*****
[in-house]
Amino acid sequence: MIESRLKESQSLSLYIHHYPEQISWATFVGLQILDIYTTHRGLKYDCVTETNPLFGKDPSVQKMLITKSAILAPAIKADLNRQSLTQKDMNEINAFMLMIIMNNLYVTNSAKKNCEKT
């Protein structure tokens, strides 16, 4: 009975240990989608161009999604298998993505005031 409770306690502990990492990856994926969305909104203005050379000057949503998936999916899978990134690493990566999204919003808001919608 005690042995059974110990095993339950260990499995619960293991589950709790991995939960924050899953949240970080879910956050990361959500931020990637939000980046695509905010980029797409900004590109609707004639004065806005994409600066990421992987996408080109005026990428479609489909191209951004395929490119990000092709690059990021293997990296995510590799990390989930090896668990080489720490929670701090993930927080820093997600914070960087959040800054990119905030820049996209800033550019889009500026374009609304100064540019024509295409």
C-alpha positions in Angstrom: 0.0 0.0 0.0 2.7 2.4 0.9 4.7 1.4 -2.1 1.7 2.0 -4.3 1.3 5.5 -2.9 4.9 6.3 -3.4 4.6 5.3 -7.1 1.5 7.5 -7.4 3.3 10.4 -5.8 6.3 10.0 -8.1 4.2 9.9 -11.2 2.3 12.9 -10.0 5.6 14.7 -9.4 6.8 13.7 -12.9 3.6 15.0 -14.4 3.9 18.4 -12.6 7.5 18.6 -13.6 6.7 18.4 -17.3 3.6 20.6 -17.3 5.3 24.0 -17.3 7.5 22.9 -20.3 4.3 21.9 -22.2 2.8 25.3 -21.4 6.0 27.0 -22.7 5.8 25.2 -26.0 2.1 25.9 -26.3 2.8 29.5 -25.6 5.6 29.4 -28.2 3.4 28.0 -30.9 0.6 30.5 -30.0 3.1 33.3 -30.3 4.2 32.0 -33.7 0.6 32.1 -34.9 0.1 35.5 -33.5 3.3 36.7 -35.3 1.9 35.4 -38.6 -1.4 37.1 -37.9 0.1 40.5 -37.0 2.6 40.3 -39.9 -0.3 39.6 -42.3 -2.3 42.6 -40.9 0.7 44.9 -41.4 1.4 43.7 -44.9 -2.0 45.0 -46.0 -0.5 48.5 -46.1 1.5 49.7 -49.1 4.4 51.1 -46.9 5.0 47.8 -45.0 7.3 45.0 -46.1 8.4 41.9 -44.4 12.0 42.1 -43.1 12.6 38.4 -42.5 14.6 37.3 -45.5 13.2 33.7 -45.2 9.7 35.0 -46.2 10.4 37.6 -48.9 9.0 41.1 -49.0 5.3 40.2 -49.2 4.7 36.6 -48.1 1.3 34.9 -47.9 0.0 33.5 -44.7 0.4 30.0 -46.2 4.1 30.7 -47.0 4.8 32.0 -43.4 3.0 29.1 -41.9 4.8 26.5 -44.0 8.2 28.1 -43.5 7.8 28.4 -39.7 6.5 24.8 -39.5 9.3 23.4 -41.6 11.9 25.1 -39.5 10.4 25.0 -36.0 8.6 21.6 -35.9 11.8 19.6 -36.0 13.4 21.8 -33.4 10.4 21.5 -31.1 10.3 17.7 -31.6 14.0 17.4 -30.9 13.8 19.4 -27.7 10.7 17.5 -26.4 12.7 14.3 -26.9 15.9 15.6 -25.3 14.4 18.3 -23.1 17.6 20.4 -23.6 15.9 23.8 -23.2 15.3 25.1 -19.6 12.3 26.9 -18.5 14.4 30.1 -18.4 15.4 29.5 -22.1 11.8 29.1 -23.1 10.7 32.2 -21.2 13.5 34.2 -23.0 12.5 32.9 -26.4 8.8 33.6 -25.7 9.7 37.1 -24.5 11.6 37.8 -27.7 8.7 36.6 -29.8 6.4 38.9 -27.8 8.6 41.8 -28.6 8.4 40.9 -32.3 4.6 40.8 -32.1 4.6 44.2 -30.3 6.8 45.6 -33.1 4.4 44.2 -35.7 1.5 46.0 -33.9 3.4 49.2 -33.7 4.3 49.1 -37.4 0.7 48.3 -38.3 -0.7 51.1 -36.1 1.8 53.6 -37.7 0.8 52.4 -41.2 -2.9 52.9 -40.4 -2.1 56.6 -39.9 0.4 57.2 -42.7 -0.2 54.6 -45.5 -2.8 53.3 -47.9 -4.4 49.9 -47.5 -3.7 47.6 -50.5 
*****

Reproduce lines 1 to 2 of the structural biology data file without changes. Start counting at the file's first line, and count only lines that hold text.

[in-house]
Amino acid sequence: MIESRLKESQSLSLYIHHYPEQISWATFVGLQILDIYTTHRGLKYDCVTETNPLFGKDPSVQKMLITKSAILAPAIKADLNRQSLTQKDMNEINAFMLMIIMNNLYVTNSAKKNCEKT